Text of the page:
The Battle of the Bulge, December 16, 1944 – January 25, 1945

Editor: Michael Spilling and Consultant Editor: Chris McNab

The Battle of the Bulge (16 December 1944 – 25 January 1945) was the last major German offensive campaign of World War II. It was launched through the densely forested Ardennes region of Wallonia in Belgium, France, and Luxembourg on the Western Front towards the end of World War II in the European theater. The surprise attack caught the Allied forces completely off guard.

Battle of the Bugle

American M36 tank destroyers of the 703rd Tank Division, attached to the 82nd Airborne Division, move forward during heavy fog to stem German spearhead near Werbomont, Belgium, 20 December 1944. Image is in the public domain via

American forces bore the brunt of the attack and incurred their highest casualties for any operation during the war. The battle also severely depleted Germany’s armored forces on the Western Front. They were largely unable to replace them. German personnel, and later Luftwaffe aircraft also sustained heavy losses.

More on the Ardennes Offensive here

St Vith, 16–24 December 1944

A key objective for the Germans during the Battle of the Bulge in 1944, St Vith fell after several days of hard fighting. This unhinged the German timetable for their offensive.

Bastogne, 20–27 December 1944

The site of a major arterial road link in Belgium, Bastogne was a critical initial objective for the Germans during the Ardennes Offensive of 1944.

Battle of the Bulge

Map of the Defense of Bastogne. Image is taken from the book American Battles and Campaigns

As the Germans converged on Bastogne after overcoming stiff resistance from isolated American formations, Gen Dwight D. Eisenhower dispatched the 82nd and 101st Airborne Divisions to Bastogne to bolster the defences. From 20 December, the Germans besieged Bastogne, outnumbering the encircled paratroopers. On 22 December, a German demand for the Americans to surrender was famously turned down by BGen Anthony McAullife, the acting commander of 101st Airborne, with a single word – ‘Nuts’. From 23 December, improved weather conditions enabled aerial resupply of the town as well as attacks on the Germans. On 27 December, lead elements of the American 4th Armored Division broke through German lines and established a corridor to the town, lifting the siege.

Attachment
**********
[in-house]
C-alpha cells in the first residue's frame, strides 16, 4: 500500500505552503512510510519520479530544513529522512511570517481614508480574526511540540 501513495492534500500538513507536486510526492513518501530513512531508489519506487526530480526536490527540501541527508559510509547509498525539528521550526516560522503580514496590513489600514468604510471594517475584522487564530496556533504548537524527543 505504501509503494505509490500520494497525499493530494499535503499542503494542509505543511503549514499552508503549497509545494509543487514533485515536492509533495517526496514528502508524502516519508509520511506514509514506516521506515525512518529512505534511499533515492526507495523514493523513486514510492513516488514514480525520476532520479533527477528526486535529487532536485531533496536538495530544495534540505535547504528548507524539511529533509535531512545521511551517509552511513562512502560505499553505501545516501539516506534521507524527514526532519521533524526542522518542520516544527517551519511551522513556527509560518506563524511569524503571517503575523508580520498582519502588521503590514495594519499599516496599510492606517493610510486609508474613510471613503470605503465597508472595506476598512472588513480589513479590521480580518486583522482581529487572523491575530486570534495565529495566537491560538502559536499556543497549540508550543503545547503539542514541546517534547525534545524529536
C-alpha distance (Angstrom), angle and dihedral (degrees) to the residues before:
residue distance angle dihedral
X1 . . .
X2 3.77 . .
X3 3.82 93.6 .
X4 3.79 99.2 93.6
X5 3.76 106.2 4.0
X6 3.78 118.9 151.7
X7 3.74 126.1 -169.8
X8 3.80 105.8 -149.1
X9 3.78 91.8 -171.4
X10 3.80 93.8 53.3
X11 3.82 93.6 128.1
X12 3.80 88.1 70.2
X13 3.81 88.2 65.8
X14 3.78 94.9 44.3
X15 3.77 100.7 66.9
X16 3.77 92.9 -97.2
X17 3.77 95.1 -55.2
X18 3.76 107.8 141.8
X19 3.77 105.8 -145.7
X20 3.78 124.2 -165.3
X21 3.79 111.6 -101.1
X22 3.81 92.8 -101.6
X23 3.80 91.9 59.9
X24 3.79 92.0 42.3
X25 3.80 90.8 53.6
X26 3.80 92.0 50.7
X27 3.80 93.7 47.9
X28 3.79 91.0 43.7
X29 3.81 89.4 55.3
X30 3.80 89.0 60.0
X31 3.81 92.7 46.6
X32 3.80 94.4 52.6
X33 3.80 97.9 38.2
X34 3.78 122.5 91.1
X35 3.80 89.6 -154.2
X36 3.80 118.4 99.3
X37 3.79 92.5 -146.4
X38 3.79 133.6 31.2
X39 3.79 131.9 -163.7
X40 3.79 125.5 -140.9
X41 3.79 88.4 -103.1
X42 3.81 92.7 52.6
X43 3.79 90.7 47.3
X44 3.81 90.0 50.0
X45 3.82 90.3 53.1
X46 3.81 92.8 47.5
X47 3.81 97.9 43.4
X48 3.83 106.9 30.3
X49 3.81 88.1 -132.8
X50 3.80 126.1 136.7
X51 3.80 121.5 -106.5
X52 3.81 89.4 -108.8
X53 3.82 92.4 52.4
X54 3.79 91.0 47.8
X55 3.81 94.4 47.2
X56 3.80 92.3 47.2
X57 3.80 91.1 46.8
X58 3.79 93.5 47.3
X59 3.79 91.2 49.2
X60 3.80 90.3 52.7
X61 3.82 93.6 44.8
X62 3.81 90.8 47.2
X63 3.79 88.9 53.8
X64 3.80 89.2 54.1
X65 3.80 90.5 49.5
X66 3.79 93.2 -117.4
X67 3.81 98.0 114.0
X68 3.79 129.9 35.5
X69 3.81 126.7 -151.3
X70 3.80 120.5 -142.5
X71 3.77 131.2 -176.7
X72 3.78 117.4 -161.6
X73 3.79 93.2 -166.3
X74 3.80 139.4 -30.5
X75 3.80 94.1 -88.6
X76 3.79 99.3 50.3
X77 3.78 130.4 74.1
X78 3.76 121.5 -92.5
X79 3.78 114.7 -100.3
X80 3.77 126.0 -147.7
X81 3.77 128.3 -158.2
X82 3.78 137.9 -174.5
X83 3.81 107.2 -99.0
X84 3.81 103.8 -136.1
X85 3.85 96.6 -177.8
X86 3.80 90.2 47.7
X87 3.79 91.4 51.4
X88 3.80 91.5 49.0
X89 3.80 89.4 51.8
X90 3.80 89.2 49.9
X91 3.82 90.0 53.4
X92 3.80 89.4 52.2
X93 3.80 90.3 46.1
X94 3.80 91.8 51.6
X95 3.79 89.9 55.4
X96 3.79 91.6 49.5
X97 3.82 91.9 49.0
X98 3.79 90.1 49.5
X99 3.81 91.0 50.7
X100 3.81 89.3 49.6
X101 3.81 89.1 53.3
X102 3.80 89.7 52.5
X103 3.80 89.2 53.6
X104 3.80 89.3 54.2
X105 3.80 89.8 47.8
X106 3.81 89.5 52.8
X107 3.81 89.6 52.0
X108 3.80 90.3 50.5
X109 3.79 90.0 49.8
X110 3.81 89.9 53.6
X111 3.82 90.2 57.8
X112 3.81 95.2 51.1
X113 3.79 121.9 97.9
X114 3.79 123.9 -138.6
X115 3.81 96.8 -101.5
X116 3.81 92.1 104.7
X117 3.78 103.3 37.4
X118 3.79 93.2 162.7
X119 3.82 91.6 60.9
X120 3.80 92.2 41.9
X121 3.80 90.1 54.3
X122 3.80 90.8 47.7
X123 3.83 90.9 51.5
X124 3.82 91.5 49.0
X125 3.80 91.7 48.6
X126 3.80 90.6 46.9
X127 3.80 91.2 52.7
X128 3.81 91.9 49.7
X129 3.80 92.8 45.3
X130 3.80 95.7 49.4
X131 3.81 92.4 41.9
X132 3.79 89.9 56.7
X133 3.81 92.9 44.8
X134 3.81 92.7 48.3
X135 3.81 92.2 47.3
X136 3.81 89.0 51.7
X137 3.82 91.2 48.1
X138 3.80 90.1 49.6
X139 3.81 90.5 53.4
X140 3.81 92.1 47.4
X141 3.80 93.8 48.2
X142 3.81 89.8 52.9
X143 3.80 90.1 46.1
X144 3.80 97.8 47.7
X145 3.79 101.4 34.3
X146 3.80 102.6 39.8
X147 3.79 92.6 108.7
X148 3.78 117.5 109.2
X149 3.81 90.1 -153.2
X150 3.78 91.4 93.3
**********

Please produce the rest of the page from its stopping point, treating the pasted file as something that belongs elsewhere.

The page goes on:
Celles 1944, 25 December 1944

On Christmas Eve 1944, the German 2nd Panzer Division reached Celles, Belgium. This was the high-water mark of Nazi westwards penetration during the Battle of the Bulge. The US First Army’s VII Corps retook Celles and halted the German advance.

Dr. Chris McNab is the editor of AMERICAN BATTLES & CAMPAIGNS: A Chronicle, from 1622-Present and is an experienced specialist in wilderness and urban survival techniques. He has published over 20 books including: How to Survive Anything, Anywhere. An encyclopedia of military and civilian survival techniques for all environments. Special Forces Endurance Techniques, First Aid Survival Manual, and The Handbook of Urban Survival.

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Posted in Military History

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